The year 1753 was an eventful one in Gray's life, as it witnessed the publication of his first volume of verse, under the title Six Poems, and the death of his mother, for whom he mourned the rest of his life, as he was devotedly attached to her. After the latter event he turned again to poetry for comfort, and in 1754 wrote the “Ode to Vicissitude" and “The Progress of Poesy,” and began “The Bard.” In 1756 he removed from Peterhouse to Pembroke Hall at Cambridge, that he might not be disturbed in his work, and in 1759 went up to London to study in the British Museum, where he remained two years. Meanwhile, his literary fame led to his being offered the position of Poet-Laureate in 1757 on the death of Cibber, which his dread of publicity forced him to decline. That same year his Pindaric Odes-“The Progress of Poesy" and “The Bard” — were put before the public by Walpole, with whom he had become reconciled.
Gray returned to Cambridge in 1761 and that year produced his Norse Poems, -"The Fatal Sisters” and “The Descent of Odin,” — which he fo!lowed three years later with his Welsh Poems ." The Triumph of Owen,” “The Death of Hoel, Caradoc," and "Conan.” In 1768 a complete edition of his verse, which he had carefully revised, appeared. That same year he was appointed to the chair of Modern History and Language at his Alma Mater. His “Ode for Music,” written and published in 1769, marks the close of his poetical activities.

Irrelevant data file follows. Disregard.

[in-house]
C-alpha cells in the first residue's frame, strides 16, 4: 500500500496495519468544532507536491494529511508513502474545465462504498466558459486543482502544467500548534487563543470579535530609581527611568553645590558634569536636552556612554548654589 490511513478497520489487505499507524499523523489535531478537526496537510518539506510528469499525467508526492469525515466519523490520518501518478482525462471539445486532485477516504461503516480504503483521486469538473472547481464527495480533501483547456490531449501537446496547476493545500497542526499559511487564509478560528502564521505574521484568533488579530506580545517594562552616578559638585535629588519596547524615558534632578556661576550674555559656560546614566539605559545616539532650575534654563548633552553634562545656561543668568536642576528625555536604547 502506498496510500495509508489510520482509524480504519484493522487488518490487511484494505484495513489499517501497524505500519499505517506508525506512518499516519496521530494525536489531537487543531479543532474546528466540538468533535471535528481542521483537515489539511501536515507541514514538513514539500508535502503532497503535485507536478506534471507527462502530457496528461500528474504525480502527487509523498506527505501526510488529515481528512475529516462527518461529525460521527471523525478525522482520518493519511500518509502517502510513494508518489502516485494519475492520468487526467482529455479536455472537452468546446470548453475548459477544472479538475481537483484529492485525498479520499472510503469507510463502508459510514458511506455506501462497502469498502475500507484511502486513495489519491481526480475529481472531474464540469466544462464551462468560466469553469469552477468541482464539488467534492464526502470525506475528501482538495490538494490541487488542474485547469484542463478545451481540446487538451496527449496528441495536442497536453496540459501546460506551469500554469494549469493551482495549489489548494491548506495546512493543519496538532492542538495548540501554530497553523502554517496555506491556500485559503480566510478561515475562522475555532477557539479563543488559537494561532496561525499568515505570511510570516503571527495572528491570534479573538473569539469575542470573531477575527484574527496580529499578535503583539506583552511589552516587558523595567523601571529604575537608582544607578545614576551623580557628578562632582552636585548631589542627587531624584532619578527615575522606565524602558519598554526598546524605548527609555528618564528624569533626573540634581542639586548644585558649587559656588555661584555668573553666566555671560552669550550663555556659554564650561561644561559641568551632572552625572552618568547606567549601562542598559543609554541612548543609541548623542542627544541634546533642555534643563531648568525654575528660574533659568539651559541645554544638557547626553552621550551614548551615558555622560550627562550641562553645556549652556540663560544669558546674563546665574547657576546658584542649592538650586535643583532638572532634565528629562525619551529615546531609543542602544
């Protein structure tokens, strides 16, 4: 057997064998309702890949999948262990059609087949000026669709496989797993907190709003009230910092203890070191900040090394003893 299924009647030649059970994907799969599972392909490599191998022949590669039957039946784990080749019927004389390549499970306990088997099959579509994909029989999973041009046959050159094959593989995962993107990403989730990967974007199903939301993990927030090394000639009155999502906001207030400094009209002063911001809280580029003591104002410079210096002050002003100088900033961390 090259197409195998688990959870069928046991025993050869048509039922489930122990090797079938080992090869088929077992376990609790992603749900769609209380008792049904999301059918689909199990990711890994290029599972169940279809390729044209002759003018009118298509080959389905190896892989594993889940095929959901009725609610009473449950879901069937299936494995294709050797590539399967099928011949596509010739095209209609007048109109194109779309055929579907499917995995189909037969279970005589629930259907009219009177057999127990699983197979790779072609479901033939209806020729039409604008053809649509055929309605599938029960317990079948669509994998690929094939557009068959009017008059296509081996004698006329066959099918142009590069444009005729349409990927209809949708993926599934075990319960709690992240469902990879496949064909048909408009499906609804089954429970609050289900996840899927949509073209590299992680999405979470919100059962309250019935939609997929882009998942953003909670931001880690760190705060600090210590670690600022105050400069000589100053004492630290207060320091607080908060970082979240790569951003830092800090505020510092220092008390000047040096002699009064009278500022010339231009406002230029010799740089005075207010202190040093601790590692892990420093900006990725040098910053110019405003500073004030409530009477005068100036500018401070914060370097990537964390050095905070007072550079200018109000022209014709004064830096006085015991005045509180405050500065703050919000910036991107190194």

Gray's life was now fast drawing to a close. For several years he had been afflicted with the gout, which was hereditary, and he sought to stay its progress by making yearly excursions through Great
Britain, accounts of which he wrote in a series of delightful letters. In 1771 he planned an excursion to Switzerland, but it was not to be carried out. He was seized on July 24 with an acute attack of gout in the stomach, which proved fatal. He died on the 30th, and was buried beside his mother at Stoke-Poges in the church-yard made famous by his “Elegy."
In the management of his metre, Gray has no superior. His ear was exquisite, and a few harsh lines, harsh they are,
which are to be found in his poetry, were evidently left because he preferred to sacrifice the melody to the expression. The greatness of his reputation, contrasted with the small extent of the compositions upon which it is built, is the strongest proof of their excellence. Whether the slow and mosaic workmanship of Gray was an indication of genius, has often been questioned, but none except the few who were jealous of his popularity have ever hesitated to admit that his happiest poetry must be classed among the most perfect in the world.
-Quarterly Review for December, 1853. Gray, as a poet, may be said to have studied words more carefully than the things they represent. He looked on a lay figure of nature. He had no thronging imaginations which required the vent of verse. He went abroad in search of ideas, and brought them home to amplify and adorn them. If the beauty of a word or a phrase struck him, he worked